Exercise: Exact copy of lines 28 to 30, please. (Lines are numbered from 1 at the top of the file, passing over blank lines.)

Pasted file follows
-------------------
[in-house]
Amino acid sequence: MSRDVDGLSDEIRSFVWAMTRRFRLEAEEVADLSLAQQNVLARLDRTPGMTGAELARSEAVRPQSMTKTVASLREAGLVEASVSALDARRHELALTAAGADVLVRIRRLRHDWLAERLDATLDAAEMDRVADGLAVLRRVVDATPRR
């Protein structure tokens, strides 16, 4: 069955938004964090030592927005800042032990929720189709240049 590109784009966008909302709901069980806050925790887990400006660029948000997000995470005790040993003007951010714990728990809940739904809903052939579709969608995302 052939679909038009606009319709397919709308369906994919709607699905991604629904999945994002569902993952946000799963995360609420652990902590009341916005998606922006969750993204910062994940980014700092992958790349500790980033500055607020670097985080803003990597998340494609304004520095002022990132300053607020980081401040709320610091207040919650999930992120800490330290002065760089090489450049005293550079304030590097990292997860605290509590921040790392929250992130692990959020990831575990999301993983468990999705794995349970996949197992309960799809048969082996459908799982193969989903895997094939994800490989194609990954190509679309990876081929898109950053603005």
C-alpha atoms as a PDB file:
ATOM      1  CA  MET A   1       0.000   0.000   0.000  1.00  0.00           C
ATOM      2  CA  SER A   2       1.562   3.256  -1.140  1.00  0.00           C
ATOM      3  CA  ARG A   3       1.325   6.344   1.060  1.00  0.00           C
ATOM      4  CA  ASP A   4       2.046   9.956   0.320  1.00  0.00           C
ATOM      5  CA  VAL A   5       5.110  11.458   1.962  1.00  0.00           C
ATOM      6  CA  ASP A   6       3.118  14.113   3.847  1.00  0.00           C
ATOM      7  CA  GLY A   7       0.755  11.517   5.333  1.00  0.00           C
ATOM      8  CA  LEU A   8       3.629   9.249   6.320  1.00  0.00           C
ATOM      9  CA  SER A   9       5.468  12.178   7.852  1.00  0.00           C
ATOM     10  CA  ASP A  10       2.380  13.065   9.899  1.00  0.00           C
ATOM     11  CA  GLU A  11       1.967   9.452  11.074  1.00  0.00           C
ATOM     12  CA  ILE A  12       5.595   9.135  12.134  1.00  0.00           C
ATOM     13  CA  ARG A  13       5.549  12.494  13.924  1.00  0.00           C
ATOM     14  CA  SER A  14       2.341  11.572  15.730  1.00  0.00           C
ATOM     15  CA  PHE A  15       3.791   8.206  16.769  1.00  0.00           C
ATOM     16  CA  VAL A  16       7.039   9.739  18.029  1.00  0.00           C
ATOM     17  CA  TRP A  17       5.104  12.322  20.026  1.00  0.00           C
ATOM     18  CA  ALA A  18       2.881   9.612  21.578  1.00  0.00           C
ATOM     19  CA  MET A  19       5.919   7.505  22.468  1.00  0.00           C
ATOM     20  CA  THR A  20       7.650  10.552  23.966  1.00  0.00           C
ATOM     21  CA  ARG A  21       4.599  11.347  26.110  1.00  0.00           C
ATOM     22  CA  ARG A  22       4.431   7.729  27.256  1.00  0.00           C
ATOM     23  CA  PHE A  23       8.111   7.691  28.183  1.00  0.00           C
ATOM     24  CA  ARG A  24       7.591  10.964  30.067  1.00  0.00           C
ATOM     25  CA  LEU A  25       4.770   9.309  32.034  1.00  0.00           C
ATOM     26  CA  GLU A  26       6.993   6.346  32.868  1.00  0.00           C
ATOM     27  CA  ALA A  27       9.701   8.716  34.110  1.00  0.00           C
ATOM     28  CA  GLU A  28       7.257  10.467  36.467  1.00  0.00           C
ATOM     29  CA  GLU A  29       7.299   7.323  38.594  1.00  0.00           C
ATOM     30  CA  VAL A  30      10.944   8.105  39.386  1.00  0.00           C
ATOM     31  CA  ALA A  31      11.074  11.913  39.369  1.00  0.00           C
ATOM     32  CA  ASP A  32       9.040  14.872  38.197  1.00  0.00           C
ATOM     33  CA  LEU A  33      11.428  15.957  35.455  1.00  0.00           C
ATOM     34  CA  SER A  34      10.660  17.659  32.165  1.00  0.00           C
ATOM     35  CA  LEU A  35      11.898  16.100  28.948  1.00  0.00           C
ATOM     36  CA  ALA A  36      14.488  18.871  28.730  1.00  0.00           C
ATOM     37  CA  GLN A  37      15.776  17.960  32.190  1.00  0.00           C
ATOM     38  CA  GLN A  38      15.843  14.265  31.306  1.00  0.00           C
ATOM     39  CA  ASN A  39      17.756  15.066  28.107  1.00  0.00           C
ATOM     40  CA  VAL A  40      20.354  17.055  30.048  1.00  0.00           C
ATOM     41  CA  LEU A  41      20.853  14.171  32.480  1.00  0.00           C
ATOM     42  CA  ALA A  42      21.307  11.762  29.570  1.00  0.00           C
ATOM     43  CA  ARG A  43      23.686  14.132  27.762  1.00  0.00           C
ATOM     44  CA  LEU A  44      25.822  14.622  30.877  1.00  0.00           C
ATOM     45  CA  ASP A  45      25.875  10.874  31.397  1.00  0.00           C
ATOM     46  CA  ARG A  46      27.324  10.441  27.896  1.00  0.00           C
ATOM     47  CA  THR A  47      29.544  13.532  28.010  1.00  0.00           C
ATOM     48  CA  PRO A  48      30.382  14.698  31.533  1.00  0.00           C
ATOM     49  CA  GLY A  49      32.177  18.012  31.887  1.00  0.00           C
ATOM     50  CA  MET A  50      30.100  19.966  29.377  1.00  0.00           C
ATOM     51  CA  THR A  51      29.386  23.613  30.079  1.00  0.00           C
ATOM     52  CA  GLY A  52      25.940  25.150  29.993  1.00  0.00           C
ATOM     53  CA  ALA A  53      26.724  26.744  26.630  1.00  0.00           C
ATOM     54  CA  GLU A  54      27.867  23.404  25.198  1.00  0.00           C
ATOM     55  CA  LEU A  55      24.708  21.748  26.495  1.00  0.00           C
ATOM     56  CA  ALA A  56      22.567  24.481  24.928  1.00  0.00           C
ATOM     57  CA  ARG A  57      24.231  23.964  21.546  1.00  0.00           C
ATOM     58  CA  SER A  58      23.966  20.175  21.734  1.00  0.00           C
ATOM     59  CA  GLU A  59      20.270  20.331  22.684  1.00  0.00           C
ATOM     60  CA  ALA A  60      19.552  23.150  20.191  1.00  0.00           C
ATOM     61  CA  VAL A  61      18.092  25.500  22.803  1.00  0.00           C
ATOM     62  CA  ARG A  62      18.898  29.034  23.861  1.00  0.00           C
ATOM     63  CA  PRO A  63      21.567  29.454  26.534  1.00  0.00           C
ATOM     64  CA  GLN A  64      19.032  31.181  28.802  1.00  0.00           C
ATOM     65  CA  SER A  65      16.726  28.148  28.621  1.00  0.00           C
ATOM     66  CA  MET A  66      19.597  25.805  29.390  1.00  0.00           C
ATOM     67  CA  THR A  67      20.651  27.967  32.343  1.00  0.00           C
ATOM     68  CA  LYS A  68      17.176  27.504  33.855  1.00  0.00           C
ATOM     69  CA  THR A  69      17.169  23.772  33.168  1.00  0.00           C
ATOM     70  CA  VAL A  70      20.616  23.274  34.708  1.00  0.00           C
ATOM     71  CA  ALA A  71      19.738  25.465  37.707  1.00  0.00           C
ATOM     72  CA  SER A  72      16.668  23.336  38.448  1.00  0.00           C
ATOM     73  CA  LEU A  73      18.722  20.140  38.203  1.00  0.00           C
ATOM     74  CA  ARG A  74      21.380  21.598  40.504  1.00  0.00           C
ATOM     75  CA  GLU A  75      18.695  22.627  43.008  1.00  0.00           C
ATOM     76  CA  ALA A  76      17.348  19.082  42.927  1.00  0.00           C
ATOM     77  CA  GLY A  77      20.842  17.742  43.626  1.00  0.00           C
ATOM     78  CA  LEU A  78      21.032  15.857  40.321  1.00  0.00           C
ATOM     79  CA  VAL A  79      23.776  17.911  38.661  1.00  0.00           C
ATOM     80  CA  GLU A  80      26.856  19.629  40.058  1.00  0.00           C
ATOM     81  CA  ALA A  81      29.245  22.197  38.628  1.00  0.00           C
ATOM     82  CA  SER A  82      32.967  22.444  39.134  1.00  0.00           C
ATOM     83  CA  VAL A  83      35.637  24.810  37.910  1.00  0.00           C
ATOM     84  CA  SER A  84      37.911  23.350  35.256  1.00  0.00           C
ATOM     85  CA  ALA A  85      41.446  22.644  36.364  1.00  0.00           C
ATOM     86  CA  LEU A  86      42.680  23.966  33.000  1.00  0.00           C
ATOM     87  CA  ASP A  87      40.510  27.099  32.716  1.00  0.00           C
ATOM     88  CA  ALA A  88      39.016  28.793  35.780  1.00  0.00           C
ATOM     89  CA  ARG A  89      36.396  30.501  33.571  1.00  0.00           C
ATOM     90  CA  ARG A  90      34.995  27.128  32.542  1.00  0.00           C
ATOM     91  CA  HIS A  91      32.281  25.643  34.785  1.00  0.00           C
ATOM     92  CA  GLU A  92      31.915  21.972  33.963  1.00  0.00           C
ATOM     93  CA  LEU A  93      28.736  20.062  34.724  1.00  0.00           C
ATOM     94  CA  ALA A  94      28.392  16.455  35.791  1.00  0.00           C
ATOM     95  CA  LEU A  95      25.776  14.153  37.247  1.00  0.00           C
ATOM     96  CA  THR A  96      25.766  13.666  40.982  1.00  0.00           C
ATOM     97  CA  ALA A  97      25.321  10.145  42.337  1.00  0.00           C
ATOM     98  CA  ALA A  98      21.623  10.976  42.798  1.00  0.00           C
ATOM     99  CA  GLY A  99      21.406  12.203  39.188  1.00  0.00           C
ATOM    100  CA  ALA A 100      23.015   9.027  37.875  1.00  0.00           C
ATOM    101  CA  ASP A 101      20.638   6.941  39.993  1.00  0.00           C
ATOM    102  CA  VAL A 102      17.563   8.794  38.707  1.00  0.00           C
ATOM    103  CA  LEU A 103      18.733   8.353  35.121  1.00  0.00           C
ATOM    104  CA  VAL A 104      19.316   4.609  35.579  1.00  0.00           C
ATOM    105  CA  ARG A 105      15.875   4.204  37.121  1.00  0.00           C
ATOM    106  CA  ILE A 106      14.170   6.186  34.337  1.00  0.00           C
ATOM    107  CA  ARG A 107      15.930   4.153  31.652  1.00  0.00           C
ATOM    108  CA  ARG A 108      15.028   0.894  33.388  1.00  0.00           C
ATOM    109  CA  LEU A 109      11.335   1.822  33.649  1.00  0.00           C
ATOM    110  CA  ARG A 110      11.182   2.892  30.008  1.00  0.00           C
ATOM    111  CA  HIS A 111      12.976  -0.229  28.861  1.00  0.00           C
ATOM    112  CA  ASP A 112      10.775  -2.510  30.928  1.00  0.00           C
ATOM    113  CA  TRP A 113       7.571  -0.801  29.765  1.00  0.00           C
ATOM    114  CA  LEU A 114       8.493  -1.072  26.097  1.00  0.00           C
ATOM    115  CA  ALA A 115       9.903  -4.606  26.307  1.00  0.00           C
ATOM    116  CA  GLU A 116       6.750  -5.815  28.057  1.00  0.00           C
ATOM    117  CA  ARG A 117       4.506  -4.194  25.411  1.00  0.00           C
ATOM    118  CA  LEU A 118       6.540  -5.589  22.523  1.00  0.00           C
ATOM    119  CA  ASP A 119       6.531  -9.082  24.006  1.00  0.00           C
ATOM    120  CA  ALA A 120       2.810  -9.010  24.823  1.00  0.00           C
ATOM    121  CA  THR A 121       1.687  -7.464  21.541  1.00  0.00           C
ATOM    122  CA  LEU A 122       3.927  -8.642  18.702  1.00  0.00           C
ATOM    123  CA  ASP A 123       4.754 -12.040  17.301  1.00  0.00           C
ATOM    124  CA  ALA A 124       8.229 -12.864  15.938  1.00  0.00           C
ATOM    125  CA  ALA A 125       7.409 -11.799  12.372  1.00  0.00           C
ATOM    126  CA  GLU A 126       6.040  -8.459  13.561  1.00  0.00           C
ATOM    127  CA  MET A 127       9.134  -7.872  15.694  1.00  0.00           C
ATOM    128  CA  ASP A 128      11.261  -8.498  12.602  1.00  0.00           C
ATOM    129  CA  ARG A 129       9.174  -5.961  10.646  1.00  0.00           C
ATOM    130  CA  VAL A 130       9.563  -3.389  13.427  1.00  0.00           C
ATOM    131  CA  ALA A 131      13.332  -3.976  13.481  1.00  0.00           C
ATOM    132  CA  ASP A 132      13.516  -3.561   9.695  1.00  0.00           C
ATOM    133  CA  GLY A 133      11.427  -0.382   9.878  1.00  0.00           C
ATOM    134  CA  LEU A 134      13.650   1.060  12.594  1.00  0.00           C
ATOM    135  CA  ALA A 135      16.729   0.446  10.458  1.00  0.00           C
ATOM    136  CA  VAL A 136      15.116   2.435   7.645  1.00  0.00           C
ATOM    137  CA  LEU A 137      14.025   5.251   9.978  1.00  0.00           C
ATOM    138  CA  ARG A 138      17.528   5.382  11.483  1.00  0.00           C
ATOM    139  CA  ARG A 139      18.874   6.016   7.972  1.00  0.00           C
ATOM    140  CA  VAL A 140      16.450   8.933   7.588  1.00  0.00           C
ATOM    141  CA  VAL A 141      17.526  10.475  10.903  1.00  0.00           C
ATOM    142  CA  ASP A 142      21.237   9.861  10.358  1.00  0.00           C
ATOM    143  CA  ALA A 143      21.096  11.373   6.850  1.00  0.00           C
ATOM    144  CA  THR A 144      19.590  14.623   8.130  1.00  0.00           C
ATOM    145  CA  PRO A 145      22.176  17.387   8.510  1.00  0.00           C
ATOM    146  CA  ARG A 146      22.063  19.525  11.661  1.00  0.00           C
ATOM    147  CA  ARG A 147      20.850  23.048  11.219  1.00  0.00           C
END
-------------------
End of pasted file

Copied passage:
ATOM     24  CA  ARG A  24       7.591  10.964  30.067  1.00  0.00           C
ATOM     25  CA  LEU A  25       4.770   9.309  32.034  1.00  0.00           C
ATOM     26  CA  GLU A  26       6.993   6.346  32.868  1.00  0.00           C